Cut dough into 3 strips lengthwise. Brush oil between layers. Place 1 heaping tablespoon of filling (above recipe) on strips. Do a flag fold and continue to fold. Oil top of dough and place on a baking sheet. Bake at 350 degrees for 15 minutes or until golden brown.
Fall tea and style show
Members of Akielo Temple No. 128 Egyptian Band are showing off their sense of style and cooking talents at their annual Fall Tea & Style Show at 2 p.m. Oct. 3.
The tea will feature favorite recipes prepared by the members. The menu features: cream scones with peach jam and clotted cream; chocolate truffle grapes; southern tea punch; savory bleu cheese bites; spinach balls; cheese rounds; Hawaiian tea sandwiches, apple cranberry crostini; ham salad sandwiches; curry chicken salad in cream puffs; mini blackberry party cakes, caramel chocolate mini bars, pineapple carrot tea cake, chocolate bark, and chocolate mint meringues.
Tickets are $20. Call Susan Wade at (859) 333-0146 or Paula Hubbard (859) 621-8999. The tea will be held at Oleika Shrine Center, 326 Southland Drive.
Here are recipes for mini blackberry party cakes and apple cranberry crostini.
Mini blackberry party cakes
2 1/2 cups cake flour
1/4 teaspoon salt
1 teaspoon baking soda
1/2 cup unsalted butter (room temperature)
1 1/2 cups sugar
1/3 cup buttermilk
1/4 cup vegetable oil
1 tablespoon blackberry juice ( this can be made by collecting the juice from the frozen berries as they thaw)
1 teaspoon vanilla extract
2 cups chopped blackberries
Preheat oven to 350 degrees. In a medium bowl sift together flour, salt, and baking soda. Set aside. Place butter and sugar into the bowl of an electric mixer. Use paddle attachment for mixer. Beat until fluffy and light in color, about 3 minutes. Add eggs one at a time. Add buttermilk, oil, blackberry juice and vanilla. Gradually add flour mixture until just combined. Fold in blackberries. Fill mini muffin tins and bake for 8 to 10 minutes.
8 ounces cream cheese (room temperature)
1 stick unsalted butter (room temperature)
1 teaspoon vanilla
1/2 teaspoon lemon juice
3 cups powdered sugar
1 to 2 tablespoons of blackberry jam (to taste)
In a large bowl, beat cream cheese and butter until fluffy and creamy. Add vanilla and lemon juice. Slowly stir in sugar. Add blackberry jam to taste. I needed add 1/2 tablespoon of water at a time to reach desired consistency.
Apple cranberry crostini
1 ½ cups granulated sugar
¾ cup finely chopped onion
½ cup apple cider vinegar
1 tablepsoon minced garlic
2 teaspoons ground cinnamon
½ teaspoon ground cloves
½ teaspoon salt
¼ teaspoon cayenne pepper
1 ½ cups water
1 ½ cups fresh cranberries, rinsed and picked over
1 ½ cups finely chopped apple
1 cup golden raisins
½ cup light brown sugar, packed
½ teaspoon ground ginger
Place sugar, onion, vinegar, garlic, cinnamon, cloves, salt, cayenne pepper, and water in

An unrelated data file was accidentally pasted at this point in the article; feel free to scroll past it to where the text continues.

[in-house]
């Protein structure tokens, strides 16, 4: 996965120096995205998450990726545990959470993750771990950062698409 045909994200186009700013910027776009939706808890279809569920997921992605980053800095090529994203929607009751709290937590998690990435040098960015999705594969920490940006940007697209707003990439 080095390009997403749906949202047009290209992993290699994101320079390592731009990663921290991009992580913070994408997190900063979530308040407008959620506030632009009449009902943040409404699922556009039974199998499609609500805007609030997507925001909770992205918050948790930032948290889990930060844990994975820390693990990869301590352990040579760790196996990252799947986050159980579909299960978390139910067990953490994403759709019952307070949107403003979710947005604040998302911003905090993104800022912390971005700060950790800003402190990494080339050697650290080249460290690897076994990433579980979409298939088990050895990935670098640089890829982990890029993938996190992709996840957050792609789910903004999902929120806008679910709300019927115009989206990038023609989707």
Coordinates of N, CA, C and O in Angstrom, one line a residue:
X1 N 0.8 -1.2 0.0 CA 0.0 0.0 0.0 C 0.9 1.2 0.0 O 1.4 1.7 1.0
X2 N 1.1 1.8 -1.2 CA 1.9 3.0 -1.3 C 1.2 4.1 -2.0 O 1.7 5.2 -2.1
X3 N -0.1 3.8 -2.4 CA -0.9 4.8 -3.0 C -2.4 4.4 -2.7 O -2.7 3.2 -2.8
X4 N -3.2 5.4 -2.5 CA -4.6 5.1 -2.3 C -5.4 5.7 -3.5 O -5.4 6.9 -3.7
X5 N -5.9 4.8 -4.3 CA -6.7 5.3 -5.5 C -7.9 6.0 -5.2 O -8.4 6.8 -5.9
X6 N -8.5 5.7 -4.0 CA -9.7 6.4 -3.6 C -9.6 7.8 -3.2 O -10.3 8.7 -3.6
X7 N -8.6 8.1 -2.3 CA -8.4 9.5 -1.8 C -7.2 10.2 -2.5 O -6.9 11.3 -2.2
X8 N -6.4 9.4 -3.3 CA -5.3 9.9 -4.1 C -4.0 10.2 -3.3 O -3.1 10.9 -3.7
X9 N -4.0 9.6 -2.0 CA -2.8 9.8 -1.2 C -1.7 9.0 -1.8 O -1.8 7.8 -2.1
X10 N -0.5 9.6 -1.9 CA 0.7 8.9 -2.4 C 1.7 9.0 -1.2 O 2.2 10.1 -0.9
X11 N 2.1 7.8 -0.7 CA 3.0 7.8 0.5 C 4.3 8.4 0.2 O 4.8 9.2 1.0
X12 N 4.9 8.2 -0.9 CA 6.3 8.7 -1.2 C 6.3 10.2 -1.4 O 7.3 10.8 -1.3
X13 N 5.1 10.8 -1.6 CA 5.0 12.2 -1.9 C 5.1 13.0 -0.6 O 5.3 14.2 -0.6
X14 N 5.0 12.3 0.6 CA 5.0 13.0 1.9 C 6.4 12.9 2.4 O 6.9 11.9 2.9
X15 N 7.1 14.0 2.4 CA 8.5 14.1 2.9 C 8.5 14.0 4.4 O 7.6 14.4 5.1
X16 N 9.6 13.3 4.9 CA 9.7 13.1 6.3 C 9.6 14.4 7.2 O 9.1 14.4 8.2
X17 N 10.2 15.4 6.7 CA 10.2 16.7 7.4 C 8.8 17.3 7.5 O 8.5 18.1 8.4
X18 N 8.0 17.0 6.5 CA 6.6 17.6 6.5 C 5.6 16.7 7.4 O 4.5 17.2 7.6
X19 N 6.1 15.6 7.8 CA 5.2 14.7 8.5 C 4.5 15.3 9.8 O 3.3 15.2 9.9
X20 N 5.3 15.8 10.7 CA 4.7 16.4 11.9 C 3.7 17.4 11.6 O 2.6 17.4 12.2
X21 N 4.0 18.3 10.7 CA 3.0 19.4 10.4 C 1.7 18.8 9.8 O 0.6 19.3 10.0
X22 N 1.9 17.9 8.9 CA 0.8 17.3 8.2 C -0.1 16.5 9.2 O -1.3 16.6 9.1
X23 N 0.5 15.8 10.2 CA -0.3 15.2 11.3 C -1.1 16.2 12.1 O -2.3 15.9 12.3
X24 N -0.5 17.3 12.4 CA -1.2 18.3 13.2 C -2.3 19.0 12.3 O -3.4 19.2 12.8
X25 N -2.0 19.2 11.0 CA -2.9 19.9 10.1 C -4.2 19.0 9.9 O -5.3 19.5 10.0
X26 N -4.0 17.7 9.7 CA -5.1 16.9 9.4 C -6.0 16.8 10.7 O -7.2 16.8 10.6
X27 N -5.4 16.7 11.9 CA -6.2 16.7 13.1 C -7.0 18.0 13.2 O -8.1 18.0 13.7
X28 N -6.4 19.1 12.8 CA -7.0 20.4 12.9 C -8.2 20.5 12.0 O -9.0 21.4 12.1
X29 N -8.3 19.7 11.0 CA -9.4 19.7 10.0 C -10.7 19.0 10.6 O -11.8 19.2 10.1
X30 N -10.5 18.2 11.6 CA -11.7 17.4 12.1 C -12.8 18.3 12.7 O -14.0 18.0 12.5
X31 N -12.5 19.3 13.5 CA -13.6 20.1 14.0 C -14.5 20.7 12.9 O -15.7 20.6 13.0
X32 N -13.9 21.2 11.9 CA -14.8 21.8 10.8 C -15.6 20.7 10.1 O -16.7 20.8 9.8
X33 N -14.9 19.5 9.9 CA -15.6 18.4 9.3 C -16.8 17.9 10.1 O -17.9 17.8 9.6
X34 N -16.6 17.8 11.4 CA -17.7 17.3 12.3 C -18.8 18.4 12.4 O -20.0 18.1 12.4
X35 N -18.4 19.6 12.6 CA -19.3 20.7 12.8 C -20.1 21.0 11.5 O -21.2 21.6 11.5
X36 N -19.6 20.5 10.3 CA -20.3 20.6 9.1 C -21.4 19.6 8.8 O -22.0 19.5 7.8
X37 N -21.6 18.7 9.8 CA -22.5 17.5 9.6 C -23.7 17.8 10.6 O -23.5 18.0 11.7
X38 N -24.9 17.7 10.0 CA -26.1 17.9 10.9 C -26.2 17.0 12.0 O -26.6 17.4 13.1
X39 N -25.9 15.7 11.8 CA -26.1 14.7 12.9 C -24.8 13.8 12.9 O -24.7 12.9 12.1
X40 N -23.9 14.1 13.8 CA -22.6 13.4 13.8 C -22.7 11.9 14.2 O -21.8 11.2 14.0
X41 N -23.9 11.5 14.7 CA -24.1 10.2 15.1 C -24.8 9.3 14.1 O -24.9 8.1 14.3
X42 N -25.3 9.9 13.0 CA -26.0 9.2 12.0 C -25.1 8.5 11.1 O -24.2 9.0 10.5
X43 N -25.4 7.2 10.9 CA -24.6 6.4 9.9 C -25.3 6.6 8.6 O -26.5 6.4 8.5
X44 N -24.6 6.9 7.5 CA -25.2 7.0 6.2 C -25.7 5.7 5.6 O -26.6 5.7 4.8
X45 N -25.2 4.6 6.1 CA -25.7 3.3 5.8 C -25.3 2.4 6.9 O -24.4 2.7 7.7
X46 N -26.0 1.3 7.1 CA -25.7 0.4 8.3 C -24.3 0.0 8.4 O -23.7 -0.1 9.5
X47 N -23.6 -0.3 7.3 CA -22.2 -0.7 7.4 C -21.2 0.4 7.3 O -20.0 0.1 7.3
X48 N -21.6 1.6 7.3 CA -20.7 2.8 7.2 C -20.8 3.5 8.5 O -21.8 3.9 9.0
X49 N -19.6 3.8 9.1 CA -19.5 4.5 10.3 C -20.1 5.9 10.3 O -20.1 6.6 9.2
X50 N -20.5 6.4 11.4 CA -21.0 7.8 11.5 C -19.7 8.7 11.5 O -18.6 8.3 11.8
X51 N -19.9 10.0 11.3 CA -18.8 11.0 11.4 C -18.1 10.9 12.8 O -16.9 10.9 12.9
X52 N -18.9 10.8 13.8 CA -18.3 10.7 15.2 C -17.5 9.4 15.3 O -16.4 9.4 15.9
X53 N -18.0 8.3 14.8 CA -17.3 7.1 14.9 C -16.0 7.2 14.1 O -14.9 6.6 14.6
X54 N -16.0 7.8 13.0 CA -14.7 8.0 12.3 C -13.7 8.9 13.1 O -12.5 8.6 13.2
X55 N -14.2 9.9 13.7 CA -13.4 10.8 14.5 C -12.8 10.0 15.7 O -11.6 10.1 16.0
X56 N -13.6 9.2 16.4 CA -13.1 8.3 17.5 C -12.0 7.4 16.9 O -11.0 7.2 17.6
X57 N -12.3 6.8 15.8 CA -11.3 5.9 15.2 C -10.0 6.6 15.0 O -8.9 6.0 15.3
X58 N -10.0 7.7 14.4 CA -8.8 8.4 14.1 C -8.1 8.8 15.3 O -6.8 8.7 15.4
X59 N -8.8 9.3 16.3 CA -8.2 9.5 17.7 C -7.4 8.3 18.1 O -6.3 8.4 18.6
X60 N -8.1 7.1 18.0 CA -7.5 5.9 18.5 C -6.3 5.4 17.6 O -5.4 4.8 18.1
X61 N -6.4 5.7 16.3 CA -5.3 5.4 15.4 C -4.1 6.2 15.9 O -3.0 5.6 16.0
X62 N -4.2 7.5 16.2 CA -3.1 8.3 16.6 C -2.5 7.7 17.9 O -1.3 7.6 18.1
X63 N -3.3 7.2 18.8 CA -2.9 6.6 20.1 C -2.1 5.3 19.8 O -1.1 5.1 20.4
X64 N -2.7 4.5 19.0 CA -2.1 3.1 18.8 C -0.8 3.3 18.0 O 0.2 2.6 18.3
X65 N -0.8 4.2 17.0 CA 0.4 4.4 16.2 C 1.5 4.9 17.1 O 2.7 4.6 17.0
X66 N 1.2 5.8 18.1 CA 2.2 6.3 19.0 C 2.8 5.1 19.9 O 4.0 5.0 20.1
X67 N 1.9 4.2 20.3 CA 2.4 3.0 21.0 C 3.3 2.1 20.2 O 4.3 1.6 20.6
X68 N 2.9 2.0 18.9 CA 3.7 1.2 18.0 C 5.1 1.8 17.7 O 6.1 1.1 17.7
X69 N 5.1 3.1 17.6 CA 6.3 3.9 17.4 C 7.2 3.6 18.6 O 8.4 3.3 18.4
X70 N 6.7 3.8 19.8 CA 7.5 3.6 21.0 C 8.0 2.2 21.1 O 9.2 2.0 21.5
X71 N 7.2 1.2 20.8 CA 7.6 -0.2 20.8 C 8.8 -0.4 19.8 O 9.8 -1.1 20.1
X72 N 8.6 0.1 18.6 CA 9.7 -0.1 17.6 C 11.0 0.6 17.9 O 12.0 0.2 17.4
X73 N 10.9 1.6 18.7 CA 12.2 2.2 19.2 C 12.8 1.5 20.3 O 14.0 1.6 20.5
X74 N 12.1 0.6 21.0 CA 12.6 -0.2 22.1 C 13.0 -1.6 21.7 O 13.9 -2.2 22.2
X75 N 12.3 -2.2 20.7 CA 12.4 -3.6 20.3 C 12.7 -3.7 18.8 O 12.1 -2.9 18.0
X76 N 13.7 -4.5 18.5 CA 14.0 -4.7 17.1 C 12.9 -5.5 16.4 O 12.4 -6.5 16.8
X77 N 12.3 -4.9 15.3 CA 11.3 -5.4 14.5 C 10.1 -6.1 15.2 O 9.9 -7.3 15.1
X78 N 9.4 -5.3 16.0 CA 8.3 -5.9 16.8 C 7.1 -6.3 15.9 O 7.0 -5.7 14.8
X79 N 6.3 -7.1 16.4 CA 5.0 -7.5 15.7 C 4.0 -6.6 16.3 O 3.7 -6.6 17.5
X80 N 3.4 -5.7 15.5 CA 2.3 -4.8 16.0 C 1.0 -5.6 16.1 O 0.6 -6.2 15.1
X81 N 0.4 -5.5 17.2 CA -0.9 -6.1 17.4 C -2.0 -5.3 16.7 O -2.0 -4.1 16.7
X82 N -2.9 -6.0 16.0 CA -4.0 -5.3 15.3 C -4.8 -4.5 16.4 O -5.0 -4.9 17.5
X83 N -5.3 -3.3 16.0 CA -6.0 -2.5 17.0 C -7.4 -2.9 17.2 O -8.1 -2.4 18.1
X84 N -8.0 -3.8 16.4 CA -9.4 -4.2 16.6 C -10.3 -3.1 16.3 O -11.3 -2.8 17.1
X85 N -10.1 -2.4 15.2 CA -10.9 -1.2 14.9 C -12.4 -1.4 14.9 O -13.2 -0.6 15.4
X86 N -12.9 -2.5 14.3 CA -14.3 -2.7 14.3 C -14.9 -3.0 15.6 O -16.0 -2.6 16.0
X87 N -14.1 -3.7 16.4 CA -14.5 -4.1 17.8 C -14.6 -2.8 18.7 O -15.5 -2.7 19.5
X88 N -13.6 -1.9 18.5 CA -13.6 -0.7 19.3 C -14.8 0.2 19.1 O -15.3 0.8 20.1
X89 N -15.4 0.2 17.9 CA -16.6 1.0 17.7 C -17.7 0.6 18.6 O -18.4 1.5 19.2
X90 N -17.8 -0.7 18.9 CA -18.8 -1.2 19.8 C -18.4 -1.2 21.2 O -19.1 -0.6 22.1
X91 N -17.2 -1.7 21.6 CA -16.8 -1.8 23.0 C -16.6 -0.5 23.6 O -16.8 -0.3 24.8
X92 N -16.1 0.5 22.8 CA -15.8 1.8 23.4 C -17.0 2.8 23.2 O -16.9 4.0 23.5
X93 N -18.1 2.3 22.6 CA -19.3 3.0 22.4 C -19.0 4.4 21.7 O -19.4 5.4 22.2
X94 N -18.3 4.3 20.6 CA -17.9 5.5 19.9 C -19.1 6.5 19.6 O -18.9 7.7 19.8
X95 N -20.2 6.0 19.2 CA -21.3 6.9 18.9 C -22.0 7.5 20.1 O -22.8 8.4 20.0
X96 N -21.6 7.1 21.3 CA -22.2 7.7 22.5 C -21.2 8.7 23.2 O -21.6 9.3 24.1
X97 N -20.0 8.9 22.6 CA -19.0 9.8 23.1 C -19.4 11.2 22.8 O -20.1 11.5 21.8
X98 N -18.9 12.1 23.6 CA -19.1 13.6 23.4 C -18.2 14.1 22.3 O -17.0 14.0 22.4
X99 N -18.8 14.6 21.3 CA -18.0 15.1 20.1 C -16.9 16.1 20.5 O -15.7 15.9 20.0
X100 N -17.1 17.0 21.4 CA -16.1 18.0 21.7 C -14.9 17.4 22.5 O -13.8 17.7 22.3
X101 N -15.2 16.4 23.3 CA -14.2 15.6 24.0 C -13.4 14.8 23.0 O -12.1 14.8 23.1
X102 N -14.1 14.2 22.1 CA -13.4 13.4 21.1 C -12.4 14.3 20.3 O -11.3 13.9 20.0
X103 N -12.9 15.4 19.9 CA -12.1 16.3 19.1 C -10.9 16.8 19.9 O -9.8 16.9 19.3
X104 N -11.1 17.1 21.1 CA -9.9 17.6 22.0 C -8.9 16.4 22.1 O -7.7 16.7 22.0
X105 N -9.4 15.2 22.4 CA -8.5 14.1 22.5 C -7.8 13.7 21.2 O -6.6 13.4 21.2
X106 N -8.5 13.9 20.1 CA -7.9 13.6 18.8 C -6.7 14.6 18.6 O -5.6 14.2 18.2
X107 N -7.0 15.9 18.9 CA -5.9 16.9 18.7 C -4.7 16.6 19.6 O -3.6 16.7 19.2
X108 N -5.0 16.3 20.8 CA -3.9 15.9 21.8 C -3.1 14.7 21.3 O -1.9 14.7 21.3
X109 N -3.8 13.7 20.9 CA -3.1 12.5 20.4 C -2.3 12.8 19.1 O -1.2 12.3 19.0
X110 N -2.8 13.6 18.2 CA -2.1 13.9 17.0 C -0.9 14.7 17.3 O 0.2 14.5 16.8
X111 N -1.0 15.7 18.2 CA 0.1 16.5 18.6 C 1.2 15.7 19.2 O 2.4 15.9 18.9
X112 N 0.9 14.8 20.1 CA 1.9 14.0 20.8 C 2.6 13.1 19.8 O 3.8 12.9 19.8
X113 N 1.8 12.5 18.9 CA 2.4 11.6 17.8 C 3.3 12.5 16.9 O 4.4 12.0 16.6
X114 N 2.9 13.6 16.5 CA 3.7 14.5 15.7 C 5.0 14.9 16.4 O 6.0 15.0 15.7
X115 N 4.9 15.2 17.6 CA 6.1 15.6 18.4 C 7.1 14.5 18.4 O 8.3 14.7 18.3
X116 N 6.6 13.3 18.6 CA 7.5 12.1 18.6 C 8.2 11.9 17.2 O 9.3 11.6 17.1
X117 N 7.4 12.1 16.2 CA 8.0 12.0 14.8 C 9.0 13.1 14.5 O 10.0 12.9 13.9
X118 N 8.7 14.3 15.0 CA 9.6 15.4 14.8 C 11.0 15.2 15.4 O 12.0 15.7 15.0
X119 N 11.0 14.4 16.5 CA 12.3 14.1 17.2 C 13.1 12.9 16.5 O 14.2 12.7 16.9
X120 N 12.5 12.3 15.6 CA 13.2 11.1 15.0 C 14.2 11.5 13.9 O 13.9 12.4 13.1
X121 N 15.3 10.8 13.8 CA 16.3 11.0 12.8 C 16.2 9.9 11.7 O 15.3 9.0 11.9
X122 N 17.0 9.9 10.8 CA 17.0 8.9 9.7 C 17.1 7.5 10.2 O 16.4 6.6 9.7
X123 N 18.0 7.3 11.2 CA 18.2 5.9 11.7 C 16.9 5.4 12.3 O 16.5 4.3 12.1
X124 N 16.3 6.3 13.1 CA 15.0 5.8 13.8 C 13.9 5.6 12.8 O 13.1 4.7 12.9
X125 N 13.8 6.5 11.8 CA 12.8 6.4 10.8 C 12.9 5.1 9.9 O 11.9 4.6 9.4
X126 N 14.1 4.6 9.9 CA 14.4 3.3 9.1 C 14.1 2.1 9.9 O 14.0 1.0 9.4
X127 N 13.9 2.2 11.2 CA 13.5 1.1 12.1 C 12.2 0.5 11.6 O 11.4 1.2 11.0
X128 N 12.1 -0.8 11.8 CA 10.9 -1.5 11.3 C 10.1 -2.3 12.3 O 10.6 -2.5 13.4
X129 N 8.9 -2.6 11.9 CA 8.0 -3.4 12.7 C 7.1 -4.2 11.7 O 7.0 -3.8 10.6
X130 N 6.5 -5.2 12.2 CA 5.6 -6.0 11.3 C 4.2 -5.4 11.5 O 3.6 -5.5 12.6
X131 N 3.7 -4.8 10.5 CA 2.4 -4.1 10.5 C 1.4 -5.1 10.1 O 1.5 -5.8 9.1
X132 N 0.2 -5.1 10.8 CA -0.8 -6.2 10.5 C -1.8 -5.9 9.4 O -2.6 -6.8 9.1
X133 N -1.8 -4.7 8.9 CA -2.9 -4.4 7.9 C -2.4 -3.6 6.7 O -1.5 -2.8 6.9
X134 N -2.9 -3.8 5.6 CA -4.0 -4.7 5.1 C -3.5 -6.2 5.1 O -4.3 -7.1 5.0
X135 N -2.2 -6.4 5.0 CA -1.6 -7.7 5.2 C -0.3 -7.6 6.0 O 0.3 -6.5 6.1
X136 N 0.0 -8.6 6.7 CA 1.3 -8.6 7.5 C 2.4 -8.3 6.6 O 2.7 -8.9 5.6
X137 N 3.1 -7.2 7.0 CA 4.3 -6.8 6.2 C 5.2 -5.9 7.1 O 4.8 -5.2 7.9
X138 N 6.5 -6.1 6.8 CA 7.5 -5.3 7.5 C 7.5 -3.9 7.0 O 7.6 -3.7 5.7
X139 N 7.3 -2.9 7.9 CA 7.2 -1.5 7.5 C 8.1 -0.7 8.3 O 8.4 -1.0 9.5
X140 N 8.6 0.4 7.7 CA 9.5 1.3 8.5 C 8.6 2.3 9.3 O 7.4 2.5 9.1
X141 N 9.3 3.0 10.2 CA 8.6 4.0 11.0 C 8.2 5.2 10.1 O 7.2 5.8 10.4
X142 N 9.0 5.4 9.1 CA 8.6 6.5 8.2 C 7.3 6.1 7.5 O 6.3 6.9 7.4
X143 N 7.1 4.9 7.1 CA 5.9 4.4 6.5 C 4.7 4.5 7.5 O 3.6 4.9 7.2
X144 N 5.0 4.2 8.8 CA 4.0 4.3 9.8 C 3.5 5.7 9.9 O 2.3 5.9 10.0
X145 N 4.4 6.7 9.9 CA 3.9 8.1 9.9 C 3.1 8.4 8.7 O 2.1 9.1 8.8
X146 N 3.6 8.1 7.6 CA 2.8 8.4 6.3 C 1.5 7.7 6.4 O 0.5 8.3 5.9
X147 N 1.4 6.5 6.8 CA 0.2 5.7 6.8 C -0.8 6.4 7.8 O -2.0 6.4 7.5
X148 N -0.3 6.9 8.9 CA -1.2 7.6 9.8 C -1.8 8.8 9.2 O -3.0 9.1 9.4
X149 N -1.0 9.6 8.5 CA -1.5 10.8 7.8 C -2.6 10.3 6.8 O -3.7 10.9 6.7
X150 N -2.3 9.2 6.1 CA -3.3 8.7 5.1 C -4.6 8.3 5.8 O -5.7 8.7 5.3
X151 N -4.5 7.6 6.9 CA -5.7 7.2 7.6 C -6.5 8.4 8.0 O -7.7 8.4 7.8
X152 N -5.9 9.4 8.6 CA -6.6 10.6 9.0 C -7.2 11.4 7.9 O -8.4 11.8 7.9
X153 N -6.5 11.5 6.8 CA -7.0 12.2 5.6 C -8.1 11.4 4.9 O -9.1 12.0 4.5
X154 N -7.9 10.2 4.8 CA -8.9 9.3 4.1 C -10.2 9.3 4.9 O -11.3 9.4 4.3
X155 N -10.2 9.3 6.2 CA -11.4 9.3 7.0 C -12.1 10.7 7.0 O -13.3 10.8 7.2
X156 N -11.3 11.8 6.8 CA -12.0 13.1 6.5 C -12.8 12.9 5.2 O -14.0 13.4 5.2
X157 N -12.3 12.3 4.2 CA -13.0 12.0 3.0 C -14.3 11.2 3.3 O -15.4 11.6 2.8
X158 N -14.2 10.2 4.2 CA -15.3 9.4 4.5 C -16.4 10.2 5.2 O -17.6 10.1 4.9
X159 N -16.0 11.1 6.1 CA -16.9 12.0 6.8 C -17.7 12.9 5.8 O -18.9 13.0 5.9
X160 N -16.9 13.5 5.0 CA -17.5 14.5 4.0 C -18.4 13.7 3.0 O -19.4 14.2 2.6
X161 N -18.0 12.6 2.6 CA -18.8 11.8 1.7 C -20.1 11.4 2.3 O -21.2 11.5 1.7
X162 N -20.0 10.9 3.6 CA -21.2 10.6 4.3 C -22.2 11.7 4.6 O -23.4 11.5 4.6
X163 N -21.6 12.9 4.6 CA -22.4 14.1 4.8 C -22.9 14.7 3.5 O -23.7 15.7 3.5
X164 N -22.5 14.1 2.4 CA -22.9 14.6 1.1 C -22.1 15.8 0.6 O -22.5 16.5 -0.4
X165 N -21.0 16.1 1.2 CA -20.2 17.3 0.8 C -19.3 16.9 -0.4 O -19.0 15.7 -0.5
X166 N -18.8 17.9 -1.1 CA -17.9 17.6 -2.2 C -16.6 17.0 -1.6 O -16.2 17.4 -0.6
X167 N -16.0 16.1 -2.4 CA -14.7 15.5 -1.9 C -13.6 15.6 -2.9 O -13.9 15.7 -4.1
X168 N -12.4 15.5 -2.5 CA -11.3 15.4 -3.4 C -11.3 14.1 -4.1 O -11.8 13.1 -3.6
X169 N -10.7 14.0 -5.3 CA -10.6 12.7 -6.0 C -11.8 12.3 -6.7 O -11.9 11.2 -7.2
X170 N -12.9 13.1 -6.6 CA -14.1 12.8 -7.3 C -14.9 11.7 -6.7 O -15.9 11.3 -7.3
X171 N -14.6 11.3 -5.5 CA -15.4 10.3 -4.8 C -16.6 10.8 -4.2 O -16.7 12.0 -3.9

a 2-quart saucepan over medium heat. Let come to a boil, stirring. Reduce the heat to low and simmer, uncovered, about 5 minutes.
Stir in the cranberries, apple, raisins, brown sugar, and ginger and let simmer until the cranberries pop and the apple has softened, about 15 minutes. Spoon the chutney into a glass dish and let it cool about 15 minutes, then cover and refrigerate. Serve on crostini or your favorite cracker.
Party at a farm this fall
Fall is a perfect time to visit some of Kentucky’s agritourism destinations. Here are some events where you can eat fried apple pies, learn to make apple butter, and learn about alpacas.
■ Boyd Orchards, 1396 Pinckard Pike in Versailles, will host a different fall festival each weekend through the end of October. Apple Days Festival is Saturday and Sunday; Scarecrow Festival, Sept. 25-26; Old Cider Days Fest, Oct. 2-3; Fall Festival, Oct. 9-10; Pumpkin Festival, Oct. 16-17. Go to Boydorchards.com.
■ Evans Orchard, 180 Stone Road in Georgetown, will hold its harvest festival kick-off from 9:30 a.m. to 6 p.m. Saturday and noon to 6 p.m. Sunday with u-pick pumpkins and games. Go to Evansorchard.com or call (502) 863-2255.
■ Maple Hill Manor, 2491 Perryville Road in Springfield, will hold Fiber Fun Festival on the Farm from 1 to 5 p.m. Sept. 25. Learn about alpacas and their highly-prized soft and silky, warm fiber. Go to Maplehillmanor.com or call (859) 336-3075.
■ Reed Valley Orchard, 239 Lail Lane, in Paris will hold a Country Festival and Back Forty nature walk from 10 a.m. to 5:30 p.m. Oct. 2. There will be live music, petty zoo, shearing demonstration, and food booths offering oven-fried apple, peach, blackberry and blueberry pies, and country ham and caramel apples. Go to Reedvalleyorchard.com or call (859) 987-6480.
■ Apple Butter Day will be Oct. 9 at Bramble Ridge Orchard, 2726 Osborne Road, in Mt. Sterling. Fresh apple butter, doughnuts, cider, jams and honey will be available. Go to Brambleridgeorchard.com or call (859) 498-9123.
■ Acres of Land Winery and Restaurant, 2285 Barnes Mill Road, Richmond, will have a cheese sampling and wine tasting from 11 a.m. to 5 p.m. Oct. 16. Cost is $1.95 for three wine tastings, and $3.75 for six wines. The cheese sampling is $5. Call (859) 328-3000.